A team led by N. Sreenivasan SC and Valerie Ang successfully acted as counsel for the Collective Sale committee (the “CSC”) of Shunfu Ville in a landmark decision of the Court of Appeal which explained and applied the statutory provisions relating to how a majority is obtained and recognised in relation to approval for en-bloc sales. The Shunfu Ville en-bloc, at $638 million is one of the largest in recent years.
The issues which the Court of Appeal considered were:
(a) Whether the transaction was in good faith taking into account the sale price of the Property; and
(b) Whether the respondents acted ultra vires m making the application for collective sale under s84A(l ).
The CA examined the legislation concerning collective sales and the policy reasons behind such legislation; and held that “What emerges from this is the clear policy intention of the LTSA’s collective sale scheme to meet a public interest in creating more homes for Singaporeans in prime freehold areas while ensuring that the rights and interests of all affected parties, especially those of minority subsidiary proprietors who oppose a sale, are taken into account and adequately protected.”
The Good Faith issue
The Court of Appeal accepted our submission that there was nothing in the Land Titles (Strata) Act (“LTSA”) to require that a public tender had to be carried out at the same price as eventually reached in a sale by subsequent private treaty. The Court of Appeal recognised that the reason the private sale mechanism existed was to accommodate a situation where the CSC may enter into a private contract at a different price after the public tender had not been successful.
The objectors had also argued that the CSC had only carried out the 2nd public tender with the desire of entering into a private treaty and this amounted to a lack of good faith. The Court of Appeal disagreed and held that the other options available to the CSC were not viable for the reasons submitted by Straits Law, on behalf of the CSC. The option to abandon the sale altogether had drawbacks such as uncertainty as to whether to carry out maintenance works and the fact that the property may depreciate in the future. The Court of Appeal also agreed with the submissions that we made on behalf of the CSC that the option to call for a 2nd public tender at a lower price was not viable as a decrease in price required subsidiary proprietor consent and it was unclear when such consent would be obtained. This was risky as the CSC had other deadlines to meet.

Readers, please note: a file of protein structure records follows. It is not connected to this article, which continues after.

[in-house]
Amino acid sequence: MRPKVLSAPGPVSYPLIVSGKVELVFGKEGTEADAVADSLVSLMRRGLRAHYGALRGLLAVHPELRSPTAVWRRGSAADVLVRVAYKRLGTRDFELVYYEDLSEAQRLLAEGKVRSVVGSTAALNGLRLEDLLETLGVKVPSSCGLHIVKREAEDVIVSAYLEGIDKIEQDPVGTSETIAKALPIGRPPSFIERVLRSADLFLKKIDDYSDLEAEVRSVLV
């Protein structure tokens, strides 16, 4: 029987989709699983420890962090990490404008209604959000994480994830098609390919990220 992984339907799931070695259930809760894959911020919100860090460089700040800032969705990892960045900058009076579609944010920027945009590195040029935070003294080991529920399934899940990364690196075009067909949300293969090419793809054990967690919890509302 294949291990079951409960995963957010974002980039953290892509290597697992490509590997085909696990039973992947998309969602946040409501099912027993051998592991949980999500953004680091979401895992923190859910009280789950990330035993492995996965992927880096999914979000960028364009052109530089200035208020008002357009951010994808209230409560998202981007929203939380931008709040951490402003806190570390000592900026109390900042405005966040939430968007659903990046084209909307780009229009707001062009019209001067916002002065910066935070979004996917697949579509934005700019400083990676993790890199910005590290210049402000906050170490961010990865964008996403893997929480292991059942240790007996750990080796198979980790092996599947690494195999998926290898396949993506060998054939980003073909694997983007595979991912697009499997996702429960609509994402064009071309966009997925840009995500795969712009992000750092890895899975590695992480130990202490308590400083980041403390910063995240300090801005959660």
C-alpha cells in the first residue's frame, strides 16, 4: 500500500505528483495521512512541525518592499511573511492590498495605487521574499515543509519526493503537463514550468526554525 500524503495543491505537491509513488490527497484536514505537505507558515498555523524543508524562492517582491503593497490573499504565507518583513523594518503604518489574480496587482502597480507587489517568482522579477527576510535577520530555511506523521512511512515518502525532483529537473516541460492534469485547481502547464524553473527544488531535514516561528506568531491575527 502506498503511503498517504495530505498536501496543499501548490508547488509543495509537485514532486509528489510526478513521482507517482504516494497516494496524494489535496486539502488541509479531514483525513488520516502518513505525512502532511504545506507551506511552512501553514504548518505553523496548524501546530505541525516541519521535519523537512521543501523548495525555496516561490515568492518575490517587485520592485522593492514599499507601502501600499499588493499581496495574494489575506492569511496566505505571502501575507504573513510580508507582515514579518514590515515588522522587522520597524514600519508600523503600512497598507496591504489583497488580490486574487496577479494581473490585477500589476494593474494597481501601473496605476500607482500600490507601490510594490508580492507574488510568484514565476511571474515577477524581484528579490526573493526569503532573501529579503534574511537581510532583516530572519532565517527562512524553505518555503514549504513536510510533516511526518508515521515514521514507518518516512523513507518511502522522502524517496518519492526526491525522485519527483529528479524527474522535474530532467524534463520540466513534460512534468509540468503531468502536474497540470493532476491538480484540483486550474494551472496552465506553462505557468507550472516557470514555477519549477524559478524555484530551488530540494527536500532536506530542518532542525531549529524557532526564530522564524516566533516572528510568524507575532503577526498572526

With regards to the appellants’ contention that offering a public tender at $638m would have attracted more bids, the Court of Appeal accepted our submission that the objectors had shown no evidence that this would have been the case. The Court agreed with the CSC that if there were other developers who were interested in the property but were not prepared to pay $688m, they would have proposed their desired prices and entered into negotiations in the same way the ultimate buyer did.
The objectors also argued that the CSC failed to engage with all parties who had shown interest in purchasing the properties as they had not proactively followed up on the expressions of interest and had not used the offers as leverage to negotiate a higher price with some other party. The Court of Appeal disagreed and found that the CSC had engaged with the interested parties and that this requirement to engage related to firm expressions of interest rather than mere enquiries, as was the present case.
Whether the respondents acted ultra vires in making the collective sale application
The objectors argued that on a plain reading of the words of the LTSA, the consent of the subsidiary proprietors who signed the original CSA must continue until the time of application to the board and that it was not sufficient that there was a 80% majority which included parties who did not originally sign the CSA.
Straits Law argued that the contractual provisions in the CSA in the present case had specifically provided that new subsidiary proprietors may join the CSA by signing supplementary agreements. Since these were contractual provisions which were agreed to by and bound the original consenting parties, there was no reason that such a contractual arrangement would violate the scheme in the LTSA. Thus, CSC had not acted ultra vires in applying for a collective sale. These submissions were accepted by the Court of Appeal.
This case is a landmark case for various reasons, First, the size of the en-bloc deal is one of the largest, if not the largest, in recent years. Second, the contractual provisions in question which the CSC relied upon were quite unique. Third, the Court of Appeal’s decision clarifies the manner in which the majority for the purposes of an application for an en-bloc sale is to be established.
If you have any queries pertaining to this article, please feel free to contact Mr N. Sreenivasan S.C. at firstname.lastname@example.org or Ms Valerie Ang at email@example.com, or the Straits Law Director who usually attends to your matters.